Skilling in the Construction Sector – Insights on role of the industry, RPL and Supervisory skills

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In this guest article, Munish Kumar, CEO & Director at Shapoorji Pallonji Consulting Services DMCC, Dubai presents his insights on skill development in the construction industry. He addresses some key issues emerging from the nature of this unorganized sector and offers practical advice for successful skilling across the construction skills pyramid. These include the need for closer involvement of the industry, the need for accelerating RPL and the training of supervisors in behavioural and change management skills. Munish Kumar CEO Shapoorji Dubai

Indian Government has stressed the importance of vocational education and is providing support by funding many skill based training centres/colleges. The youth are becoming aware of skill based training and placement in many industry sectors. Yet, there is a dearth of skilled people and corporates are not able to find the right match for their needs and requirements. Particularly in the construction sector, that is highly unorganized, there is huge disconnect betweeen the industry and the availability of skilled workforce. I will try to explain the above disconnect here. We have two interested parties here:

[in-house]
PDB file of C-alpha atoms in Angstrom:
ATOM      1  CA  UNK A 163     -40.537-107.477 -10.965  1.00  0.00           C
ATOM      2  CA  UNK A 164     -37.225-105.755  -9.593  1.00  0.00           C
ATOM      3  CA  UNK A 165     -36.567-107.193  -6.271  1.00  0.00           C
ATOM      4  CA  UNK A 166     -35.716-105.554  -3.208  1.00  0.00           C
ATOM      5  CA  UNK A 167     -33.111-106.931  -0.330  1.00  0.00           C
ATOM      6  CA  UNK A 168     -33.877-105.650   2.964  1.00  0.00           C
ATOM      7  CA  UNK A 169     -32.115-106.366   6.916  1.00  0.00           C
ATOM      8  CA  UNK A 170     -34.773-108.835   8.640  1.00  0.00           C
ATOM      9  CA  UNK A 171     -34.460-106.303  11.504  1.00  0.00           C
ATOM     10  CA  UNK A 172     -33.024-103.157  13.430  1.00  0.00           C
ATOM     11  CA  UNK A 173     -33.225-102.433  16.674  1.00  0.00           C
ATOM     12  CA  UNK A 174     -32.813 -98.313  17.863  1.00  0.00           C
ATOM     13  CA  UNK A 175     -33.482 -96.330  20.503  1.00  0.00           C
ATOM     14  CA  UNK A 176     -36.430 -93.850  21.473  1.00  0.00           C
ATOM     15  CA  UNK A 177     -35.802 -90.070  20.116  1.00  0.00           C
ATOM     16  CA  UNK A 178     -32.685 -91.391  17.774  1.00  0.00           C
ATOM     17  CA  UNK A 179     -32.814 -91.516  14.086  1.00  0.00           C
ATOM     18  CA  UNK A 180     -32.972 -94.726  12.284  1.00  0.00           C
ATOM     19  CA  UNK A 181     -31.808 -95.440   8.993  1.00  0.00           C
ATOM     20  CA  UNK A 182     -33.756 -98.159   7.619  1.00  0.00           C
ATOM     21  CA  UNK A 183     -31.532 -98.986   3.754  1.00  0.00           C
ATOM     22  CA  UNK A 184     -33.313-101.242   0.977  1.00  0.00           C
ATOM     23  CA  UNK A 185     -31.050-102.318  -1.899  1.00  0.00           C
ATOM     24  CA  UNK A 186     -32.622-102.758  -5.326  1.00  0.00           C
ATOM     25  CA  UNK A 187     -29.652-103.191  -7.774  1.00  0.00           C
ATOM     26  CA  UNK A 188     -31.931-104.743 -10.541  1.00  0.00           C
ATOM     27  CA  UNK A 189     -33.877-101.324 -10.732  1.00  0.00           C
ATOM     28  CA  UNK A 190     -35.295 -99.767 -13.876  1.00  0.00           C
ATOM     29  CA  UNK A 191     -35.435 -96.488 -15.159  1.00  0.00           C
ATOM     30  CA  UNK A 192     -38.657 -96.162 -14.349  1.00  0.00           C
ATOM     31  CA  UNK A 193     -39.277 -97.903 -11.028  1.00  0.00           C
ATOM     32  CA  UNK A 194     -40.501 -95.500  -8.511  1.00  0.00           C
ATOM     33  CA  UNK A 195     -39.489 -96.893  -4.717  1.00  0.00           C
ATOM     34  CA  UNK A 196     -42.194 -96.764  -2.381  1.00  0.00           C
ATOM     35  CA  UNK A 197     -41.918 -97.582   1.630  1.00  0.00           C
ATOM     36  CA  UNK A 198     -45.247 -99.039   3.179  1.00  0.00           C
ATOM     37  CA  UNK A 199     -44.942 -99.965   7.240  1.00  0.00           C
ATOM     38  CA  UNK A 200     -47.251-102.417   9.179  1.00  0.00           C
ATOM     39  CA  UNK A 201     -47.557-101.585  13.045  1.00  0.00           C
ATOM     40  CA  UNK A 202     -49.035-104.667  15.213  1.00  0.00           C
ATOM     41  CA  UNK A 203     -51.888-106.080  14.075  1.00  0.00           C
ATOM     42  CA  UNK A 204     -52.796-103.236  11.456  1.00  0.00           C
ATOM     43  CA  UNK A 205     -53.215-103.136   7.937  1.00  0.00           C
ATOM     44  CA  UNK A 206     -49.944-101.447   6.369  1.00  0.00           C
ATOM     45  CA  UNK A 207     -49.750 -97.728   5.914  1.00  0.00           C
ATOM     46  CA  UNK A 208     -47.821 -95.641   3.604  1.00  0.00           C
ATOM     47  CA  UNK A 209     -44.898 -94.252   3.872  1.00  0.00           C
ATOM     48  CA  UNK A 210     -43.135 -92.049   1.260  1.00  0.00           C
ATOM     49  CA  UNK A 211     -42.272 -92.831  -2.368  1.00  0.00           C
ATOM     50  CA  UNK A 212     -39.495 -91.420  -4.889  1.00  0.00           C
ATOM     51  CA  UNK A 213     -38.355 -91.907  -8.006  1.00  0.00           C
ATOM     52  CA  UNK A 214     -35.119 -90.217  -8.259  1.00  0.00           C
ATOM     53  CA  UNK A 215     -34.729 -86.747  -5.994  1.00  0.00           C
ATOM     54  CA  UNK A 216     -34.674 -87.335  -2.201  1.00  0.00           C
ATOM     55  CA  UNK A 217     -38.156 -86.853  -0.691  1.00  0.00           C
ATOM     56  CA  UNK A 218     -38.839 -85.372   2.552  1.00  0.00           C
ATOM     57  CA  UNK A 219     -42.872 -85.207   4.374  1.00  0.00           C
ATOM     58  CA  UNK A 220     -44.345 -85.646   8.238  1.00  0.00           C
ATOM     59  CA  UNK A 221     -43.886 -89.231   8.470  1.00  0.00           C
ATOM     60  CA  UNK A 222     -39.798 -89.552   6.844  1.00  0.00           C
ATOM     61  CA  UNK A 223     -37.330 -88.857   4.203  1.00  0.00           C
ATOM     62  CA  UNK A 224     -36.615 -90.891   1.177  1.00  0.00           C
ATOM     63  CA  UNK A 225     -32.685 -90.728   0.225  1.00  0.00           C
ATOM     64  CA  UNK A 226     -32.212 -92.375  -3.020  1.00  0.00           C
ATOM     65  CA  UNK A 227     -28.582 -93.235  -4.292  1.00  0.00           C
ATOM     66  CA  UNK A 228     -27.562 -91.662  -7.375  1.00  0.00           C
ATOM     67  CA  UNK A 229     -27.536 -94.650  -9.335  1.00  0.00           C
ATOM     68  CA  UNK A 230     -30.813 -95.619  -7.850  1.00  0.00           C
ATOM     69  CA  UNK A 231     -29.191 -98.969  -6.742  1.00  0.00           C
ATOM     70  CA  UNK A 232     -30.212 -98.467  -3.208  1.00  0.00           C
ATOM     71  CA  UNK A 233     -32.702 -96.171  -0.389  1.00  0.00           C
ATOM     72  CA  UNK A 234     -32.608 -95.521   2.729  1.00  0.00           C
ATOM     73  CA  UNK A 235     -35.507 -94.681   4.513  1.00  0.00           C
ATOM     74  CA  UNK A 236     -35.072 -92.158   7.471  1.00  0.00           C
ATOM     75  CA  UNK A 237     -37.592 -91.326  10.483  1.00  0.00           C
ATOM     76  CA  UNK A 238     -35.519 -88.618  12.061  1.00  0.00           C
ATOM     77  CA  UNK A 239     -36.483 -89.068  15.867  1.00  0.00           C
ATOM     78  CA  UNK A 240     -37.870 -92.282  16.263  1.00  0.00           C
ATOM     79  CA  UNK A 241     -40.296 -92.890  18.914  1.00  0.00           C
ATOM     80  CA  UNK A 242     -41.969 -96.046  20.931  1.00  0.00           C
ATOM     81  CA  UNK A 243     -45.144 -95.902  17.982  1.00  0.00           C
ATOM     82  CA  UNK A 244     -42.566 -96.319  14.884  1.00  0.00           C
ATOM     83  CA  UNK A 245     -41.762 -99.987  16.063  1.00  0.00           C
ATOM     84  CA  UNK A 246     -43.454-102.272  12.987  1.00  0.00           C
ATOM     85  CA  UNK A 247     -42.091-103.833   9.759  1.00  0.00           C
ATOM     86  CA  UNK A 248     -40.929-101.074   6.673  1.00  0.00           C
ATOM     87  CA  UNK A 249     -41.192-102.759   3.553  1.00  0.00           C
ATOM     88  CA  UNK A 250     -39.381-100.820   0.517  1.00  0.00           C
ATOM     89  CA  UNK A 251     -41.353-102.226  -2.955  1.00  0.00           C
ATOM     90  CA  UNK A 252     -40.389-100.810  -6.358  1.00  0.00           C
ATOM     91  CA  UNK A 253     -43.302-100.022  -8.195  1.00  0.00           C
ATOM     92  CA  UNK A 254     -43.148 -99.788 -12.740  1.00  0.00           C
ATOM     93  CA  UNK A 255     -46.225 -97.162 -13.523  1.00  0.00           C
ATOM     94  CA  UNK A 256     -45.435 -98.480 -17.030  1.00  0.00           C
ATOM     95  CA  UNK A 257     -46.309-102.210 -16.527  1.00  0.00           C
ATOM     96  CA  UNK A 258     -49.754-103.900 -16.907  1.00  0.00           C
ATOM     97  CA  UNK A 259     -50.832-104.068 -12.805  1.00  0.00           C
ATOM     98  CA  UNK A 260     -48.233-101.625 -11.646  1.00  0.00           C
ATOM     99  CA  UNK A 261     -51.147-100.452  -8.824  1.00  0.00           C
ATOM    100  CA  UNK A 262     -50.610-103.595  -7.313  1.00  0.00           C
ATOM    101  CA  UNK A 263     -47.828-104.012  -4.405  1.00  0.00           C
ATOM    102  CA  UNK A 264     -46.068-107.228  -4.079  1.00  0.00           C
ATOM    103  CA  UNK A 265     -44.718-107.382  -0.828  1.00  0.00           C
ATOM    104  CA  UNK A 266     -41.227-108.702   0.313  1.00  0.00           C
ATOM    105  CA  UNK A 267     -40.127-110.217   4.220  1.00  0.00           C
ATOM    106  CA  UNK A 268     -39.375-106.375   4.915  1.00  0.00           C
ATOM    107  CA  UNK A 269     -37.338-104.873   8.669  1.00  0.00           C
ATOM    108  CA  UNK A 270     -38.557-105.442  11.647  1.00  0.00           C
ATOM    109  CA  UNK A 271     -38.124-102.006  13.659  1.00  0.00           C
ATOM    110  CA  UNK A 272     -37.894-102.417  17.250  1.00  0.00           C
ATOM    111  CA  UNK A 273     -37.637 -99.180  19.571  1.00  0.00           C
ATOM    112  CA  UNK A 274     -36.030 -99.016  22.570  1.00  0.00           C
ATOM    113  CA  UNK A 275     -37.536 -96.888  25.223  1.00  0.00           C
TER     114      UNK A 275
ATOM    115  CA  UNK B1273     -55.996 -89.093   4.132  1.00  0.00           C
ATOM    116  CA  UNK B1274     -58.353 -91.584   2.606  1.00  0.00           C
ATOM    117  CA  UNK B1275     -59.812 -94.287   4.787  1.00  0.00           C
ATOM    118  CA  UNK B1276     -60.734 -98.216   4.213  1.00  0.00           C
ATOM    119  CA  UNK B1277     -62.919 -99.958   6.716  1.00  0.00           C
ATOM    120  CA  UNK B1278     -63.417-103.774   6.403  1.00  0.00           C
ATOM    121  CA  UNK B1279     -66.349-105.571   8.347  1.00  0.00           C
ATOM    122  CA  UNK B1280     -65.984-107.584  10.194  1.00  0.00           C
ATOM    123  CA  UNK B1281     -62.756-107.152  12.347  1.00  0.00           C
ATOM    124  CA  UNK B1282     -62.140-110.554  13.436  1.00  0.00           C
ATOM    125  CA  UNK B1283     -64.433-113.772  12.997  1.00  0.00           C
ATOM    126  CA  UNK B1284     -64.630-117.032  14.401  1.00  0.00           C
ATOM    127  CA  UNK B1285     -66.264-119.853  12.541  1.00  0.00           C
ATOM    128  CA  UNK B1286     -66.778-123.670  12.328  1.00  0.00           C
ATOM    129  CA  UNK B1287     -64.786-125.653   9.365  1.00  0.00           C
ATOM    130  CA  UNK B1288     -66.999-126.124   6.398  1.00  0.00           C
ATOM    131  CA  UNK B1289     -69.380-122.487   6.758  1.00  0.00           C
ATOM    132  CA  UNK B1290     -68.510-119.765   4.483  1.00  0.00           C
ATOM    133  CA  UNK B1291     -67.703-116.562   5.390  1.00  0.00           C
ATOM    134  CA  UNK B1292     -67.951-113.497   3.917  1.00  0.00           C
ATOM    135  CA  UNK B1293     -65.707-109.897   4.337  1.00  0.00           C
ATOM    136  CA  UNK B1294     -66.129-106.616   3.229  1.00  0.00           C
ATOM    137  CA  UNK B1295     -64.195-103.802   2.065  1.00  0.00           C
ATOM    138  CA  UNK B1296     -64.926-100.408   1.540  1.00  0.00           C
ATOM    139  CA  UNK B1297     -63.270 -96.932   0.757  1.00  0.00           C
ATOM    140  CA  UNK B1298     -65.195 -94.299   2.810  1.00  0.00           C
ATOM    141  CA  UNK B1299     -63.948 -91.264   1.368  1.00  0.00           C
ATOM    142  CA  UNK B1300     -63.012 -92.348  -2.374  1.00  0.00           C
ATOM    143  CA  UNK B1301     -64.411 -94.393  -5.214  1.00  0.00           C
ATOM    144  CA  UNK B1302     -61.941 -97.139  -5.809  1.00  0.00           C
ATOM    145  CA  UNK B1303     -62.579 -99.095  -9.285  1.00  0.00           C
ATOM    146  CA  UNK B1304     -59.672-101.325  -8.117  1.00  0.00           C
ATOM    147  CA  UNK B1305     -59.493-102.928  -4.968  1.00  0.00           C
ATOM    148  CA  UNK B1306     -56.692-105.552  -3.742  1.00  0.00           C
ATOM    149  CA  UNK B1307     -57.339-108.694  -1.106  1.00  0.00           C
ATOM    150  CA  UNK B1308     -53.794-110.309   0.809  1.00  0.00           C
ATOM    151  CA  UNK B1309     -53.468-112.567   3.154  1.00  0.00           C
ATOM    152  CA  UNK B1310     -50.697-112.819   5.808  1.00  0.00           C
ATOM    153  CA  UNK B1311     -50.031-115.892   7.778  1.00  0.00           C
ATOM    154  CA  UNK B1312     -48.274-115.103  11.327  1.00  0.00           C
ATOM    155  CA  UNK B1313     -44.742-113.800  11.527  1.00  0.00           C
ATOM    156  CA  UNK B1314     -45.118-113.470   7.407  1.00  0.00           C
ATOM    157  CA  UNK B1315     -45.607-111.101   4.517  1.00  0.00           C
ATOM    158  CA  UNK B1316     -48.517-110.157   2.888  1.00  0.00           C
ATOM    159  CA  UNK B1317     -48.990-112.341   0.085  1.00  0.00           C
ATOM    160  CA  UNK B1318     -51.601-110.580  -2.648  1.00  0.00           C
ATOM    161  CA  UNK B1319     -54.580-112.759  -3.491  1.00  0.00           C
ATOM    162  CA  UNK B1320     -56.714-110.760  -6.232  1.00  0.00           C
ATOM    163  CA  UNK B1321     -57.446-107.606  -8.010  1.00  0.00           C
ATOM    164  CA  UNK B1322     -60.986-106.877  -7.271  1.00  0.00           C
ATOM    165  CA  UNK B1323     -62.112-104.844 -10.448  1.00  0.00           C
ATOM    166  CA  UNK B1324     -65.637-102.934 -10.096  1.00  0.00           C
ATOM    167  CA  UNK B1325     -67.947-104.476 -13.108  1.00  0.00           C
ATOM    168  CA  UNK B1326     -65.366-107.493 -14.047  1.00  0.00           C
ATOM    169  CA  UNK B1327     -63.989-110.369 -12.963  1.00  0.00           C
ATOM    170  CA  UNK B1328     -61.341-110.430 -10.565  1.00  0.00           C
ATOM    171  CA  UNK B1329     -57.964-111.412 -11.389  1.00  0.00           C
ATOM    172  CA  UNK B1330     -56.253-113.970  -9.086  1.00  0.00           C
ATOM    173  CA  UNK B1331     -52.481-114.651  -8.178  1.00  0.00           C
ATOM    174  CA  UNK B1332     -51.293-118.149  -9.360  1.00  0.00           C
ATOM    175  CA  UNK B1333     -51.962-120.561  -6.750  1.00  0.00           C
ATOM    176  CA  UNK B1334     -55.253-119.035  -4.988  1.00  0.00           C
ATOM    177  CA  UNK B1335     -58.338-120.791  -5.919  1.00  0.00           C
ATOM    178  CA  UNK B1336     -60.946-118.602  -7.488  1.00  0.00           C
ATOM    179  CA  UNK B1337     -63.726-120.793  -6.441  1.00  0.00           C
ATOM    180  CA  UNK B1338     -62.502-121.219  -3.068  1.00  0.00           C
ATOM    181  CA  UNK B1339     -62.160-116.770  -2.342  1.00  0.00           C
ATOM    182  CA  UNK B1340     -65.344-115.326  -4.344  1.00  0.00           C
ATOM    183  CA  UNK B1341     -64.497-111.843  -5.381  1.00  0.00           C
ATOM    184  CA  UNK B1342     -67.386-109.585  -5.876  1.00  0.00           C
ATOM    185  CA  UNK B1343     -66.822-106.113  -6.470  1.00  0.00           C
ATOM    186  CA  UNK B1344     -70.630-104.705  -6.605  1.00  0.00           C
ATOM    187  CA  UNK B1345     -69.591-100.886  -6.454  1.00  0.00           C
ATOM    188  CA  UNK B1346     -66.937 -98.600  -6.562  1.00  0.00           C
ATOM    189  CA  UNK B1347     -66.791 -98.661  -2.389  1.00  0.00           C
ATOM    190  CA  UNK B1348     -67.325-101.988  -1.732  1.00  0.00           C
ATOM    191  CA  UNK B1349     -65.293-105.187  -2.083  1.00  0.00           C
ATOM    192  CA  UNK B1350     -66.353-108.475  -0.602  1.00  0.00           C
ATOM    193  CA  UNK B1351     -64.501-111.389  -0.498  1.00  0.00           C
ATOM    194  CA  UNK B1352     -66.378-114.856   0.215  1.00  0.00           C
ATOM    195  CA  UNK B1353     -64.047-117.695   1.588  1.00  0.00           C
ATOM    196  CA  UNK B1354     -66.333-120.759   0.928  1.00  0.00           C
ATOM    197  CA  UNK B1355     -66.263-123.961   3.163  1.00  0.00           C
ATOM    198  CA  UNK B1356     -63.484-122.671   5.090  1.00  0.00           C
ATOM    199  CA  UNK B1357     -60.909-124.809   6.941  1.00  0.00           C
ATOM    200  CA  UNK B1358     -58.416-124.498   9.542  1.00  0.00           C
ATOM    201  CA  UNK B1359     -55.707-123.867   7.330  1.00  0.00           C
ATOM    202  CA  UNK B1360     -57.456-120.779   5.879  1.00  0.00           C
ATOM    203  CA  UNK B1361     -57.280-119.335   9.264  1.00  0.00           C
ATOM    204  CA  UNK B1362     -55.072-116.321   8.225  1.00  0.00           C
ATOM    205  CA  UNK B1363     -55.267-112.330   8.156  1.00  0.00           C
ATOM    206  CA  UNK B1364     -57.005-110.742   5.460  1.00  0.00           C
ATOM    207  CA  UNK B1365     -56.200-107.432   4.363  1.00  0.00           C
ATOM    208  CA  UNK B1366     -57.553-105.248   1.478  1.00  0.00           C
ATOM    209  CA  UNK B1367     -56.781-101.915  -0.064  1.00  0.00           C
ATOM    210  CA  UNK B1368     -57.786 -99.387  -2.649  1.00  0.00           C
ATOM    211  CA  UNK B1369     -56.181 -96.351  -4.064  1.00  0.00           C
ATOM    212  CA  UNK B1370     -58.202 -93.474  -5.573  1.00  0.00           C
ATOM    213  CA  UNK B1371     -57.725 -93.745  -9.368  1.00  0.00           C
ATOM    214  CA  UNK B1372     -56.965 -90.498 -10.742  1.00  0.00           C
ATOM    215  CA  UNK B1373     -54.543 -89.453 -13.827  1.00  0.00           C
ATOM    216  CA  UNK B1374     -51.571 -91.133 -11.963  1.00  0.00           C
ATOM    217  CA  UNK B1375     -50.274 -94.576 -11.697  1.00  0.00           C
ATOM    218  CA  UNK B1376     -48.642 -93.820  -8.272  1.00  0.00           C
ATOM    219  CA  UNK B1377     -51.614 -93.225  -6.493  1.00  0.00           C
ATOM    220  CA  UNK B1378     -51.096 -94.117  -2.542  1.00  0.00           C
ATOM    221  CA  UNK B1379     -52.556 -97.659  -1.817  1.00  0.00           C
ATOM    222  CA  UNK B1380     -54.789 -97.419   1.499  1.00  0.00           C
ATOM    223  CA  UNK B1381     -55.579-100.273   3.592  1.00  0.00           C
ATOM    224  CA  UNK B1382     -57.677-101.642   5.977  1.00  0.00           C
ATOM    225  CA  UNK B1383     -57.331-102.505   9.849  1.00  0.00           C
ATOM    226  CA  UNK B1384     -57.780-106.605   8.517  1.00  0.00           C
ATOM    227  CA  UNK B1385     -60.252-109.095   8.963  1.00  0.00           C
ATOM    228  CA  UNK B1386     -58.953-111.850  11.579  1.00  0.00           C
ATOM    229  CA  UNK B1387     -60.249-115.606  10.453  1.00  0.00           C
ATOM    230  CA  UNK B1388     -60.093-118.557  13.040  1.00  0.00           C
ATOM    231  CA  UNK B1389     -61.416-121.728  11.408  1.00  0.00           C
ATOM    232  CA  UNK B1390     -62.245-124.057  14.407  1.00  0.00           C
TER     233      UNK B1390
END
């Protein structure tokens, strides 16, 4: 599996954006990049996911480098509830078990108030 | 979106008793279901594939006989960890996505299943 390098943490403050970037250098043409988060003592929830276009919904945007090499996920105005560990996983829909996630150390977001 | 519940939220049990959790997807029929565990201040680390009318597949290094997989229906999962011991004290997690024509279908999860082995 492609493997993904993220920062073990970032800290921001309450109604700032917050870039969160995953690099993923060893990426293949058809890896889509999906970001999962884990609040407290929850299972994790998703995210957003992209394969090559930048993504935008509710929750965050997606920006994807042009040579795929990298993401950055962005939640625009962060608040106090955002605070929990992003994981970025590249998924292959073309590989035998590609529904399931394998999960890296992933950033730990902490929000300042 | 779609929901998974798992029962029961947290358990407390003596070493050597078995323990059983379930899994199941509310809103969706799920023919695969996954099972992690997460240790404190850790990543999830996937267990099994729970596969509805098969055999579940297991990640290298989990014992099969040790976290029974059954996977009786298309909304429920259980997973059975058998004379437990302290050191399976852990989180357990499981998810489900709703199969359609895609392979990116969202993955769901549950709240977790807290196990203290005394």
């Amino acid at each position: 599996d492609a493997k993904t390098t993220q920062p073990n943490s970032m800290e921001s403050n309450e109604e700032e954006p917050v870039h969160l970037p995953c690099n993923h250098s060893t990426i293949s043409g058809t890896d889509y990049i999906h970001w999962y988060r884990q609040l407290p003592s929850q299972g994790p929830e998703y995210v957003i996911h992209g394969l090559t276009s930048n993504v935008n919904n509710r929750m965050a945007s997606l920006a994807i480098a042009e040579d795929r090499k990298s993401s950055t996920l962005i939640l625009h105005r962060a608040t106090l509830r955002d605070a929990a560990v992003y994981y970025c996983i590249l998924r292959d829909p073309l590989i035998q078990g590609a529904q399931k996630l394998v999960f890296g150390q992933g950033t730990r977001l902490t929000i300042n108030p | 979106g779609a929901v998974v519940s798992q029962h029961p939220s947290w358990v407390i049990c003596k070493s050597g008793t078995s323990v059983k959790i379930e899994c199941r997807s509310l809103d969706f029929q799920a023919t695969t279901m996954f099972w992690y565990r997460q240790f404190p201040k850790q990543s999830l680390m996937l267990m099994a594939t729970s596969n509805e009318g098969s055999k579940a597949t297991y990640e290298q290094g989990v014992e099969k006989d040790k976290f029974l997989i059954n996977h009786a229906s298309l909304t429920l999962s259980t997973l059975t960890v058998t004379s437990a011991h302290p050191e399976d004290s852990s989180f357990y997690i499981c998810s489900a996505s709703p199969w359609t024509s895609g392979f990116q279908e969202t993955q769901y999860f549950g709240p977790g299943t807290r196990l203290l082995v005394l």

1. The worker/youth – who wants to get a job and get paid to take care of his/her livelihood
  2. The corporates – who want to hire a worker who can be productive and will give them returns on the investment.

So, when we give the youth the training/certificate but don’t really enable them to be able to be productive when they join the workforce, we are not solving a problem. In addition, when a trained person is given a job in an organisation and is paid the same as an untrained person, we are not solving a problem.

Construction skillsThis needs a much deeper involvement with the industry and a lot of time and investment from all interested parties. To make it effective, we must:

  1. Understand the need of the corporates and define the skills required to achieve the desired productivity
  2. Create assessments and training frameworks which are focussed on this need
  3. Identify willing workers and put them through a rigorous assessment to understand where they stand
  4. Divide skill development into offsite/ at training centre and on site/ at work. It’s important that a person/worker is launched carefully into the work environment. The journey has to be gradual and sufficient support systems need to be provided.
  5. Measure the impact of skilled workforce on productivity and check if the desired objectives were met
  6. Based on the above point, link the wages to the skill levels and make it a practice. This will help in standardizing the pay according to skill levels in the industry and attract the people.

Another aspect of training is the critical role played by Recognition of Prior Learning (RPL) in accelerating the pace of skill development with due respect for skills learnt on one’s own. Again, this is very relevant to construction industry since many workers learn construction skills in an informal way.

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